Ouch - I'm very familiar with dependency injection and inversion of control thank you very much. Only trying to answer your question dude. Perhaps you should make your question a bit clearer... You mention in your question that you are very familiar with MVC, so surely you know how to hook that triad up. I am merely saying that the mediator pattern is common for communicating between views, for instance... Using raw events would introduce coupling. –  Tim Lloyd May 16 '10 at 2:55
    
Oh, sorry, probably didn't get you clearly. And I'm really appreciated you found time to answer. Is it correct that you would solve my kind of problem via linking views? (via raw events or mediator pattern doesn't matter yet for me, I should understand the idea first). Like if I click a button in a view and it should hide a label in another view - would the first view generate an event that would be handled by the seconds. Right? Without the controllers participation. Or I'm still missing your idea? –  lcf May 16 '10 at 3:06
    
After thinking a while I think now that your proposal is probably a good option, I will consider using something like that. sorry again for being rude (may be) in my first comment. –  lcf May 16 '10 at 3:09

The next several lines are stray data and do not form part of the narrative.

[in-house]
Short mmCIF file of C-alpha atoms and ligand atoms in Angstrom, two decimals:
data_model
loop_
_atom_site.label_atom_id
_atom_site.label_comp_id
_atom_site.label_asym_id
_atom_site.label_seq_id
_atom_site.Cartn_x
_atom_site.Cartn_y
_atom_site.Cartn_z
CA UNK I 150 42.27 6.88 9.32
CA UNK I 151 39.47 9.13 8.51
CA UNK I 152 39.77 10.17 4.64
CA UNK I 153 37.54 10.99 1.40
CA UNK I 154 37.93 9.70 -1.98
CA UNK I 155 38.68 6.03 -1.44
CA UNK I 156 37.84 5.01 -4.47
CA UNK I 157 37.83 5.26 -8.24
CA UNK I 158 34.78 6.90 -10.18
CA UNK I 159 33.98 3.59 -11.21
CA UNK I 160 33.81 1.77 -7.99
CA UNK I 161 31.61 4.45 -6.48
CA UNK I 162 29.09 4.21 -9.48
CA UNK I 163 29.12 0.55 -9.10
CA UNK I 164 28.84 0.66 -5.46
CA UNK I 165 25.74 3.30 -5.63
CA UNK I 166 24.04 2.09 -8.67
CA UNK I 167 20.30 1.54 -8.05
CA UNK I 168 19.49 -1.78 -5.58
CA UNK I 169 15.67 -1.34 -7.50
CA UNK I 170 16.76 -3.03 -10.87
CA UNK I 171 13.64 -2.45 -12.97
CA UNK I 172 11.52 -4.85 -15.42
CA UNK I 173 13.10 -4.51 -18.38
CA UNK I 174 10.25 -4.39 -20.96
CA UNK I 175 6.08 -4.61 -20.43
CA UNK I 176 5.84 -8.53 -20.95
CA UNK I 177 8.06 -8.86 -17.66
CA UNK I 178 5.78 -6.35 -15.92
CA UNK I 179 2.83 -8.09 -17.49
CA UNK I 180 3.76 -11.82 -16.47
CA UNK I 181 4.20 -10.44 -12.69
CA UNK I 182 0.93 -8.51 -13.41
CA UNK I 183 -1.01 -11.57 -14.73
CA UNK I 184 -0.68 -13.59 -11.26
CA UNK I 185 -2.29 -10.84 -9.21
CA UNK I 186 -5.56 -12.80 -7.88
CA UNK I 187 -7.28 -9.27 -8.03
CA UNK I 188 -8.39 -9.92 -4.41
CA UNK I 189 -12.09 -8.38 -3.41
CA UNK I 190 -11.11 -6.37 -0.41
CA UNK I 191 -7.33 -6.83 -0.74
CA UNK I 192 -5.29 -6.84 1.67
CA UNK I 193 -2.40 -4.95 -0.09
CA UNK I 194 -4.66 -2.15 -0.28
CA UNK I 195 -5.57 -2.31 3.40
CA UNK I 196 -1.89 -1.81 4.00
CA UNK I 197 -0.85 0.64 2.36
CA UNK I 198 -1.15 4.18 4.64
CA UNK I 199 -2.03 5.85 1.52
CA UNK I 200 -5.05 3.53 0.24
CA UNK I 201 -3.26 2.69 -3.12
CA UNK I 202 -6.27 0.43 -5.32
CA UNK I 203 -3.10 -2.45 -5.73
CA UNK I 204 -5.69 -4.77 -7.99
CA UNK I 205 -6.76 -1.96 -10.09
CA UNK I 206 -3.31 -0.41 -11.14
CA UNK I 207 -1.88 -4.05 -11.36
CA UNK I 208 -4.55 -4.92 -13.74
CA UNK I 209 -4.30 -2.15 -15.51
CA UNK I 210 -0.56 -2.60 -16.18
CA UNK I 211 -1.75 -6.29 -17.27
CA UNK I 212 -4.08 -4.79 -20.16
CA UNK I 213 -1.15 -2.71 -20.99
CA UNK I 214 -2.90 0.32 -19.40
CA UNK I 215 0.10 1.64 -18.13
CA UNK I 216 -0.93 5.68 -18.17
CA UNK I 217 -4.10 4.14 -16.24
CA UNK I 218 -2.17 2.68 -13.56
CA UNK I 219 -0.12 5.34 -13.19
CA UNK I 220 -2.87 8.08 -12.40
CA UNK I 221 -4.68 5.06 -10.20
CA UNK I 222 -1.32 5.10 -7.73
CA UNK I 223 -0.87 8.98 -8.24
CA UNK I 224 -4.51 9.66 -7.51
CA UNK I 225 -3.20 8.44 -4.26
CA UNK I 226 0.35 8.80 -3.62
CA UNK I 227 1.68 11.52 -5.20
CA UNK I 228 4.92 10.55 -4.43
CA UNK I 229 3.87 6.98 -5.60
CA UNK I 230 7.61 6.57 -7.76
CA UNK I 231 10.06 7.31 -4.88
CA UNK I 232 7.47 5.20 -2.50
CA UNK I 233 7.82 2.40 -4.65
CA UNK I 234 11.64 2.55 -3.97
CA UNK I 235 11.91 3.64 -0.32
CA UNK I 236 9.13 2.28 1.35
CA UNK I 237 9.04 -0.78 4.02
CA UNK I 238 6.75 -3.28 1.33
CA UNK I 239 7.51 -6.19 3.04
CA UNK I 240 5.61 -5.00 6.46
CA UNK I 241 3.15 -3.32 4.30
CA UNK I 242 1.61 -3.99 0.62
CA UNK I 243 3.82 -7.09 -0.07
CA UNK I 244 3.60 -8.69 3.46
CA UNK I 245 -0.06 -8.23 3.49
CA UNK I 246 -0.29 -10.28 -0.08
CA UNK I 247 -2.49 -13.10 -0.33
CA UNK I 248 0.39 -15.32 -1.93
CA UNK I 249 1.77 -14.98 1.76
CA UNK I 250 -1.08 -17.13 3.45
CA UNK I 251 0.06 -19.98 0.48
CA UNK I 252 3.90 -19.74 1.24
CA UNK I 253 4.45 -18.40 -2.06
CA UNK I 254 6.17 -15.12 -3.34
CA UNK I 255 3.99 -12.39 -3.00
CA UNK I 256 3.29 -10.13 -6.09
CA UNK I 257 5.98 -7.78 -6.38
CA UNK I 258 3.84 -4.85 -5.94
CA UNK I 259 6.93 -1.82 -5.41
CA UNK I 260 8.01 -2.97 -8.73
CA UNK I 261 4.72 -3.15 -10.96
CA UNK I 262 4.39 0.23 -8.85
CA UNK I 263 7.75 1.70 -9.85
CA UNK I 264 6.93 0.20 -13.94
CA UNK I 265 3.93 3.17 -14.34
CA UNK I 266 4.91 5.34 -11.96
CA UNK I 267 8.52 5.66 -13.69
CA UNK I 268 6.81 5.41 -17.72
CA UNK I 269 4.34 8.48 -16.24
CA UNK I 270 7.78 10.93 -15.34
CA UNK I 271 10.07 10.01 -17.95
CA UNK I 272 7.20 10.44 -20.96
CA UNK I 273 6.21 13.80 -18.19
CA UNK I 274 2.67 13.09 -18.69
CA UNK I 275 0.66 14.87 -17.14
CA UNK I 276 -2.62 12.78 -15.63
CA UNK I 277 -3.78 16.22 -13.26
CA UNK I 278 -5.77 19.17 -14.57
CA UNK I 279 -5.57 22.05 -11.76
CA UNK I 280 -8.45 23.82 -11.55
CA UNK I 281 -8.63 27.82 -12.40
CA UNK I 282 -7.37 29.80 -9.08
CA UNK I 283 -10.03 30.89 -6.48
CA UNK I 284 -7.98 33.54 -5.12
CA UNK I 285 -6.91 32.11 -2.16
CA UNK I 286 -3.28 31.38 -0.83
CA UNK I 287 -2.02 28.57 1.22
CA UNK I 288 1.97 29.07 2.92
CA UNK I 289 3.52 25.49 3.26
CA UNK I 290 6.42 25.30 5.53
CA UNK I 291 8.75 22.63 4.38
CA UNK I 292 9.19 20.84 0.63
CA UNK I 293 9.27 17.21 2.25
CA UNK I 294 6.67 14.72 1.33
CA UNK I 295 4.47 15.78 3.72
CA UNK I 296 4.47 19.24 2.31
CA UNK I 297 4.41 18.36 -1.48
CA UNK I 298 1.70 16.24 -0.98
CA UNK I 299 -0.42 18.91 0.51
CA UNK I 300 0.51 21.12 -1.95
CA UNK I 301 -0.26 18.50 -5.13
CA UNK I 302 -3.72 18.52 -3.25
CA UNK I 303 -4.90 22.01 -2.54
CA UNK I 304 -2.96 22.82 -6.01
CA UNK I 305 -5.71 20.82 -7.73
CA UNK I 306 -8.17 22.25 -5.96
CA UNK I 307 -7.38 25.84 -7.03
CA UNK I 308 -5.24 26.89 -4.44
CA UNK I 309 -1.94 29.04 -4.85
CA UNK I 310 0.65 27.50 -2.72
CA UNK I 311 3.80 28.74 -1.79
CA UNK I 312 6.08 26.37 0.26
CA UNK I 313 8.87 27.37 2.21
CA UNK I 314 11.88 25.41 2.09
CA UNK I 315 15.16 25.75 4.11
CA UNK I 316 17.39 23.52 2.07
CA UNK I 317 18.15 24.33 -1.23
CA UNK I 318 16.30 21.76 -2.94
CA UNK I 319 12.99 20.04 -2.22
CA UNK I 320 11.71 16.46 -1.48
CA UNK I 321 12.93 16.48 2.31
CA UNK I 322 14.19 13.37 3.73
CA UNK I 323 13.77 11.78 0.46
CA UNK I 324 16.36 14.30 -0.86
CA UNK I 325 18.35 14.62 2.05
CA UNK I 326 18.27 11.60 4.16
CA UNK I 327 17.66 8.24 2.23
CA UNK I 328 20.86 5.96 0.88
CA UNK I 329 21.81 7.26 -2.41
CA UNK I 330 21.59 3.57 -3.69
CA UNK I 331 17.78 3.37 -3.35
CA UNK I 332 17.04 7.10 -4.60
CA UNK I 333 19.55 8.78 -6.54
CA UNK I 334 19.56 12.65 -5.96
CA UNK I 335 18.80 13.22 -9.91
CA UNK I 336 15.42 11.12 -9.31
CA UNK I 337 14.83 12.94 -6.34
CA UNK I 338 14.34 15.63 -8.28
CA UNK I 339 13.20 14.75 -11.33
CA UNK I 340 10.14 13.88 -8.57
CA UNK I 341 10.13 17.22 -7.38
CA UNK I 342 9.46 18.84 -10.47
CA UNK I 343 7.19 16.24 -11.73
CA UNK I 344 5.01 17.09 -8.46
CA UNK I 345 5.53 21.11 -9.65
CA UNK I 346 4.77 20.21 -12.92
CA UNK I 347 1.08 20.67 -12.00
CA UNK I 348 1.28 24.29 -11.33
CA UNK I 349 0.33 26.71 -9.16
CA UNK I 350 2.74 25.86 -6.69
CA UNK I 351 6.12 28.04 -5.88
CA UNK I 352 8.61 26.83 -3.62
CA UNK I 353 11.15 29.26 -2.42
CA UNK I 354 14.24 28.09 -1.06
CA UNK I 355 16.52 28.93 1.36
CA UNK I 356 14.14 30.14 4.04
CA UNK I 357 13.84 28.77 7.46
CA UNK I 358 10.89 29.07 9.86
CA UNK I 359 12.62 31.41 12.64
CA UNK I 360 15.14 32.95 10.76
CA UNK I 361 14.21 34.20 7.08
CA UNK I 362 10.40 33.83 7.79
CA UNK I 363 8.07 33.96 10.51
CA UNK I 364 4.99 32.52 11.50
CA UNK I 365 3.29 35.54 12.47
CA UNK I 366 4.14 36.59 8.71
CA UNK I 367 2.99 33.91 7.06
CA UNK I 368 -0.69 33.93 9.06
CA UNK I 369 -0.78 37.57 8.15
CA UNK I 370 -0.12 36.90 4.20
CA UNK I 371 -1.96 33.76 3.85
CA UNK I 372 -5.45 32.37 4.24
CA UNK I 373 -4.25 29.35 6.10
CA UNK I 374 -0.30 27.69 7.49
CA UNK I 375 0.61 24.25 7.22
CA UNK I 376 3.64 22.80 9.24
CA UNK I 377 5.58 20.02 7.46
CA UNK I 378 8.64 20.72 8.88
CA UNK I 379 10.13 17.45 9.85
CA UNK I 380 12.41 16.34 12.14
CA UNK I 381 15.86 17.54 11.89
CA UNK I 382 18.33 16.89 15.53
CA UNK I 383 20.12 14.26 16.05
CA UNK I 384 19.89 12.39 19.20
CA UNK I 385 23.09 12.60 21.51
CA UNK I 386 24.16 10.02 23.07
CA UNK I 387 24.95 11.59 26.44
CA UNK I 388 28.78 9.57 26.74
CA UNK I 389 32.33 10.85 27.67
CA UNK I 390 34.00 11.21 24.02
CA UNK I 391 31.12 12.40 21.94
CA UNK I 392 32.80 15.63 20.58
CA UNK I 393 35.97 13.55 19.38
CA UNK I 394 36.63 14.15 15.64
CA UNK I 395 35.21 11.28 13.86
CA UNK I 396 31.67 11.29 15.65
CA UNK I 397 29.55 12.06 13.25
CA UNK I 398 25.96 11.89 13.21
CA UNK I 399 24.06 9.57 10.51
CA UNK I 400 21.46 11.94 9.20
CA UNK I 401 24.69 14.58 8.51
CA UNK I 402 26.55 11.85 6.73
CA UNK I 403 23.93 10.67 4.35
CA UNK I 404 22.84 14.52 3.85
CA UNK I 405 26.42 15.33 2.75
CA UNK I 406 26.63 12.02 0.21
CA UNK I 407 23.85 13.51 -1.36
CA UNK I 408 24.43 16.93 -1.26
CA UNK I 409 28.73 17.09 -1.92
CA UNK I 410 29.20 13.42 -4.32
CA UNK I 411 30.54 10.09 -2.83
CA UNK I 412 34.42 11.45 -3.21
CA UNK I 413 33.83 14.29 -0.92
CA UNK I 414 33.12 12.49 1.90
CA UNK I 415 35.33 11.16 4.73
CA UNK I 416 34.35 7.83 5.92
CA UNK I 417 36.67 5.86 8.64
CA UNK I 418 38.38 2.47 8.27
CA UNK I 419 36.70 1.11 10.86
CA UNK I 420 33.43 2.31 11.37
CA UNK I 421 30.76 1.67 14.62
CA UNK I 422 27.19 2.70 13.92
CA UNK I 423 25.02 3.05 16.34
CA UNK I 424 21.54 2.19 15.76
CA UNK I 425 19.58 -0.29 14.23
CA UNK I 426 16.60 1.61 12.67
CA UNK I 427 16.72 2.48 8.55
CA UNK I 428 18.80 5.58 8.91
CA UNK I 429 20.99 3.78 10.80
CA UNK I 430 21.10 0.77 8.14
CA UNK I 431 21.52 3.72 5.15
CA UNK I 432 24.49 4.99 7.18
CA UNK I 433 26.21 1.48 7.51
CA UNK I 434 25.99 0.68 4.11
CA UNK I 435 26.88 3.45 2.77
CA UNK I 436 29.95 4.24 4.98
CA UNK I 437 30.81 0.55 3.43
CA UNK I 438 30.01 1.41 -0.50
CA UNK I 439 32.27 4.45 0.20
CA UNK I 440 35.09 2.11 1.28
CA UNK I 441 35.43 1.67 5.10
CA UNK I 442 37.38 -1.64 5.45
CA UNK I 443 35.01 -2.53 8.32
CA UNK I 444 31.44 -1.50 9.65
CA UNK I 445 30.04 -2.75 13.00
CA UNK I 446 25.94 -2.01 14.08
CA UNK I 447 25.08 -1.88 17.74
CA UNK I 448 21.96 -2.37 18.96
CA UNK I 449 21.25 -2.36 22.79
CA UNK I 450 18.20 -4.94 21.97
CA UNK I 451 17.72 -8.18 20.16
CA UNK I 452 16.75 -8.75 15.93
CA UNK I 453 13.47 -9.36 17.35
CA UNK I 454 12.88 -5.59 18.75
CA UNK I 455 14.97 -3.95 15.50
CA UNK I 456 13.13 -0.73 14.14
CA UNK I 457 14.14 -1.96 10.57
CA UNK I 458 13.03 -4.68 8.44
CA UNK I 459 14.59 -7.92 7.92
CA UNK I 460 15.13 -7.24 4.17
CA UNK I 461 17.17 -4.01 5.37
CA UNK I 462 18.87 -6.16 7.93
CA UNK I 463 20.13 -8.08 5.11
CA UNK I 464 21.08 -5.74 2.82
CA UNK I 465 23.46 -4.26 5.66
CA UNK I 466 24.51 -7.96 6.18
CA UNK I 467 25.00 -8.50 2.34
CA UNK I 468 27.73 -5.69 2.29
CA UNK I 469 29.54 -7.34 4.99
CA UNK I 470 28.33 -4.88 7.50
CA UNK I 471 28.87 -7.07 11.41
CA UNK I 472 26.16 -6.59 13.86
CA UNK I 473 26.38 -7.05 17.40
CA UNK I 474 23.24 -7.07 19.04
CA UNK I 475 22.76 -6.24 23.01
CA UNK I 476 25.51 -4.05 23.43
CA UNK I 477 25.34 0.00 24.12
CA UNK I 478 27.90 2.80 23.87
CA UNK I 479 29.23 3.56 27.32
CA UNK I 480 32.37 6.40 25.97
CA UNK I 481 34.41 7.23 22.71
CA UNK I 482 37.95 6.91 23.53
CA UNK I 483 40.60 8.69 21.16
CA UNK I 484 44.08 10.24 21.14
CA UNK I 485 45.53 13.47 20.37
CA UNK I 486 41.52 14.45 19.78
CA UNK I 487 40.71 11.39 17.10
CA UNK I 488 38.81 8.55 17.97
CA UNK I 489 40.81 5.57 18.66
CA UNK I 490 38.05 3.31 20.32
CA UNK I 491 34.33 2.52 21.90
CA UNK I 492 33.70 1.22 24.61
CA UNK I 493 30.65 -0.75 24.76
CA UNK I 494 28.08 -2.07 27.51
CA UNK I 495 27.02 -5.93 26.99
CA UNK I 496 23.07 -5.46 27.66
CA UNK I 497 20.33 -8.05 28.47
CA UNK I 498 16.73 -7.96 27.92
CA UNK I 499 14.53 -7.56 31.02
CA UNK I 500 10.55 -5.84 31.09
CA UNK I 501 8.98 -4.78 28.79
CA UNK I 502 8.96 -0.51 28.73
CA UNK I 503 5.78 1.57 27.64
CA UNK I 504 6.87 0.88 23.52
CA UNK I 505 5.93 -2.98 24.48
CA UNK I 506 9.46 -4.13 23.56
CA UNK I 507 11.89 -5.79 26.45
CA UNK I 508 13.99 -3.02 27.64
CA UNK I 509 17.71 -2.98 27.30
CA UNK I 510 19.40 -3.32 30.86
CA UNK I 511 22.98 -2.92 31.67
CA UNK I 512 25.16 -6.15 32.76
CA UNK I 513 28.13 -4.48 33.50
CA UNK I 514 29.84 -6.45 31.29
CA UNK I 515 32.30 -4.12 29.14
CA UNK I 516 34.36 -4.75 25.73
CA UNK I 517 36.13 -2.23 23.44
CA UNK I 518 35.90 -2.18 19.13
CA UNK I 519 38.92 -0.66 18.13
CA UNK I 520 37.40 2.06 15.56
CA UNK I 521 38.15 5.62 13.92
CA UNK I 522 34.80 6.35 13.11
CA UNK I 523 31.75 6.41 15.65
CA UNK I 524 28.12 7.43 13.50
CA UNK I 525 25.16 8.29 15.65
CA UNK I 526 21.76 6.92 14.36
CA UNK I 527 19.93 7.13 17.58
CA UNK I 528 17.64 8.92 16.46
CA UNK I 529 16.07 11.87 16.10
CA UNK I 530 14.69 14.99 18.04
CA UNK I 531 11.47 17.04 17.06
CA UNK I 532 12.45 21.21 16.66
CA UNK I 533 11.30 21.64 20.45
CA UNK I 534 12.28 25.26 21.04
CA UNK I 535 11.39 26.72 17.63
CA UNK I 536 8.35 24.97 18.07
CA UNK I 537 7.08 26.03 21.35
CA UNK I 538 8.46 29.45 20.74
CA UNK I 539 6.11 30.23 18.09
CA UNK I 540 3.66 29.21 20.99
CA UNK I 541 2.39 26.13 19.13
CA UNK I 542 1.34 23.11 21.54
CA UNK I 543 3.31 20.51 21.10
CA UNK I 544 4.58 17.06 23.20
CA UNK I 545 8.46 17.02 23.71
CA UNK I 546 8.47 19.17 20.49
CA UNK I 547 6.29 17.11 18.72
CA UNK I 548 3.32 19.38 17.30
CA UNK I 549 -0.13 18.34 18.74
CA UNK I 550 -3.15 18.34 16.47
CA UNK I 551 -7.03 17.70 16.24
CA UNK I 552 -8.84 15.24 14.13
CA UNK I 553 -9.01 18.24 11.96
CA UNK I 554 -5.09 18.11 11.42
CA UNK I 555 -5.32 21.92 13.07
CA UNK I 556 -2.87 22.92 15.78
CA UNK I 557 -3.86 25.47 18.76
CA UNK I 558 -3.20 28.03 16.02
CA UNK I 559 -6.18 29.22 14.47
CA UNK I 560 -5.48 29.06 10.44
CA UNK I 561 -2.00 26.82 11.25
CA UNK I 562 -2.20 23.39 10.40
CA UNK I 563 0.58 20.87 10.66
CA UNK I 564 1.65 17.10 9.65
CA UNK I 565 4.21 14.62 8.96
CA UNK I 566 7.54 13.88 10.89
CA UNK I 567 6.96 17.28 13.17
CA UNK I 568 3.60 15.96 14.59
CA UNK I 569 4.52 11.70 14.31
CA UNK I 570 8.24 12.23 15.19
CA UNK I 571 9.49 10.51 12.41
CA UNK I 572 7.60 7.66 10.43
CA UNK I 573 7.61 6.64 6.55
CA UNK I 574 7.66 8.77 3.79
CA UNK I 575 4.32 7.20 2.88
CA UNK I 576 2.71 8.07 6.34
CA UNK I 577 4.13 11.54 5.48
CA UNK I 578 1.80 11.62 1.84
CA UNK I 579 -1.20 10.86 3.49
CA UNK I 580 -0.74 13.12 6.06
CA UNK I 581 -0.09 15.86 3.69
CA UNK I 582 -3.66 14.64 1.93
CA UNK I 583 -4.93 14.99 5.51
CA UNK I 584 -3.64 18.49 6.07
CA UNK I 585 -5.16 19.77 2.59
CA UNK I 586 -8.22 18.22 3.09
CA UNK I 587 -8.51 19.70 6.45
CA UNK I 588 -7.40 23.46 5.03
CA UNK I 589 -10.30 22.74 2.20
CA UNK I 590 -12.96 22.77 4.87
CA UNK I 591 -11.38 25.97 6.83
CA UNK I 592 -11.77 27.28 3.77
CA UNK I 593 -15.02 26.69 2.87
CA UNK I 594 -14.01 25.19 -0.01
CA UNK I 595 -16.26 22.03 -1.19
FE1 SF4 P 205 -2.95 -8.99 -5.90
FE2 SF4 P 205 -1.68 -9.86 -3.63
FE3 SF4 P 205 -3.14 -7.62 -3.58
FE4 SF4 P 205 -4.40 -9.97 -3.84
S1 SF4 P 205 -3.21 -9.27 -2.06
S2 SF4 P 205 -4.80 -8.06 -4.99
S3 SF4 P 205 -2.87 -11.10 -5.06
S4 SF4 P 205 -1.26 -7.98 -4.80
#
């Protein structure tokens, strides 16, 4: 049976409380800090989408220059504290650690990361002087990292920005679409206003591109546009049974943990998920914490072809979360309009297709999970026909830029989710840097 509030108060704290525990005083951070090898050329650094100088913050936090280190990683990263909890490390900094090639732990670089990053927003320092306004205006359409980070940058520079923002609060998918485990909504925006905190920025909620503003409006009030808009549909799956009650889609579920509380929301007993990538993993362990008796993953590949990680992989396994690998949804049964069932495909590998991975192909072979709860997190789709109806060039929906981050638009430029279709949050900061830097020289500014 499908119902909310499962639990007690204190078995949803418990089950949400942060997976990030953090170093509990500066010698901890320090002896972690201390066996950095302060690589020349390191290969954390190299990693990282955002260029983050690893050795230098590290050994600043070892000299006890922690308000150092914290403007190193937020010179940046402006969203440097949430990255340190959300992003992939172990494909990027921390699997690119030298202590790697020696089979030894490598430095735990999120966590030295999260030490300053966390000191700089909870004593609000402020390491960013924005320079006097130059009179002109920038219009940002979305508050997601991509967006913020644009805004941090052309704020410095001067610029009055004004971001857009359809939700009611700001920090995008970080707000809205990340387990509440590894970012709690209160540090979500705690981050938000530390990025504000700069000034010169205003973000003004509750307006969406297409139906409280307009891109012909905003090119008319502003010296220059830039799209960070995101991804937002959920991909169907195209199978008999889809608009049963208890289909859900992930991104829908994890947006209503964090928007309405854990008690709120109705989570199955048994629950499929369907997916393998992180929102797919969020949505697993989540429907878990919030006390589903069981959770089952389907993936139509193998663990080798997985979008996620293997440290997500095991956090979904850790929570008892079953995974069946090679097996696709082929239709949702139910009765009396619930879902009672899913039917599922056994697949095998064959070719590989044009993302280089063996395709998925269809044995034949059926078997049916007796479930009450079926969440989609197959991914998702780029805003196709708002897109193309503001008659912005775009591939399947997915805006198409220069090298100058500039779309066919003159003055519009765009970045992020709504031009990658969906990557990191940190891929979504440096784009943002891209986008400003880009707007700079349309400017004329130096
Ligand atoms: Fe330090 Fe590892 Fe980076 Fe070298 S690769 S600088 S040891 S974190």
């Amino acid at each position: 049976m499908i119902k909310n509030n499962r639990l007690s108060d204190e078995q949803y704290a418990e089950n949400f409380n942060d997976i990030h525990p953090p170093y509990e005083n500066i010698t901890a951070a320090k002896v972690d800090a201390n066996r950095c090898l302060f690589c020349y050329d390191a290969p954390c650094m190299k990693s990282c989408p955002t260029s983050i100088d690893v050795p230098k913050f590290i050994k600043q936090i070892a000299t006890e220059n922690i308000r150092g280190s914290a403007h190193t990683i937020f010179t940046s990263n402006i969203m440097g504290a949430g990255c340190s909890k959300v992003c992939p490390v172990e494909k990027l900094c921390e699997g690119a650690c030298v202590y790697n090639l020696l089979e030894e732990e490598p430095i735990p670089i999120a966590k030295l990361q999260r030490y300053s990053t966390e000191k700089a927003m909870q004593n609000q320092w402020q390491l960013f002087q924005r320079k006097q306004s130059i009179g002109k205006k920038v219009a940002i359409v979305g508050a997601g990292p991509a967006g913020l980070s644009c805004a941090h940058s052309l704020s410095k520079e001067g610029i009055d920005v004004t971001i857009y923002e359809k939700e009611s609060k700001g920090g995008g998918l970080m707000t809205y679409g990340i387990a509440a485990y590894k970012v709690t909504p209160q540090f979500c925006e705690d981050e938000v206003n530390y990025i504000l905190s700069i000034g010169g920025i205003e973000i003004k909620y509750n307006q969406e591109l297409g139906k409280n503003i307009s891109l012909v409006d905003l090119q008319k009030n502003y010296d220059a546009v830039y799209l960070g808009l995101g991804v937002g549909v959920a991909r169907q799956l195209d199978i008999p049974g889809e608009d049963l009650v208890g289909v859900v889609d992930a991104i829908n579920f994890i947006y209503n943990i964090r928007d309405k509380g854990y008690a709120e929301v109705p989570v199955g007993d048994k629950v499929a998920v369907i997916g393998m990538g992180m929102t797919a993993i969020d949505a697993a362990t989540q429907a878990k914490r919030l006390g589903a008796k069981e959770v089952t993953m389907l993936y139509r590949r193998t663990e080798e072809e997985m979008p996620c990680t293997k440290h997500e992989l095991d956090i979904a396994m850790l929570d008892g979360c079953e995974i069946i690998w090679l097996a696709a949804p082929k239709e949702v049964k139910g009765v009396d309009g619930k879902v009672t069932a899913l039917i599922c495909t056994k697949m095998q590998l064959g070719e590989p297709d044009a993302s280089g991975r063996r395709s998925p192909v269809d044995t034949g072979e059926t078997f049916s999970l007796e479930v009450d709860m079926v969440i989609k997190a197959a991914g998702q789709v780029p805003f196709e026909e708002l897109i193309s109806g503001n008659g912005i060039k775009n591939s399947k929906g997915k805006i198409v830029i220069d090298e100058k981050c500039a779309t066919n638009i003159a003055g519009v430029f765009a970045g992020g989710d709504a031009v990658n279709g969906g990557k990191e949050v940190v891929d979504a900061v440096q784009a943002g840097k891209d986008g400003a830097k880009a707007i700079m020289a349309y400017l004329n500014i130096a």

Vote me up then dude! :) –  Tim Lloyd May 16 '10 at 3:23
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Interesting question. My thoughts:

You're dealing with a fundamental difference between server-side and desktop: a Windows application can present more than one View at a time. (We'll ignore partial views and other hair-splitting for the moment.)

In MVC, the Controller is the where the Action happens (pun intended) so that's where things should be linked. You want a loosely-coupled solution, which calls for Dependency Injection. Think Spring, Unity, MEF, etc. This allows you to wire the Controllers together so that they can respond to events in each other without violating any principles (i.e. Separation of Concerns, Single Responsibility.)

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That's something already. I think though that the actual difference between server-side and desktop is no one View at a time. The difference is that in server-side case we always handle one particular event at a time (actual HTTP request) which may be dispatched by several controllers. Should it be somehow similar in the desktop case? Got an example? I'm also aware of course of the DI and principles you mentioned. That's exactly what I'm looking for for my particular case in more details. Do you propose one controller to be linked to another one? And then...? –  lcf May 16 '10 at 2:49
    
Without knowing exactly which "mvc frameworks for usual Desktop Applications" you're playing with, it's difficult to be more specific. The idea is that the Controller contains the logic that responds to actions in the View, so if you want a View to affect other Views, link them by loosely coupling the Controllers. –  Dave Swersky May 16 '10 at 14:16
    
Any framework's approach would help. –  lcf May 16 '10 at 15:08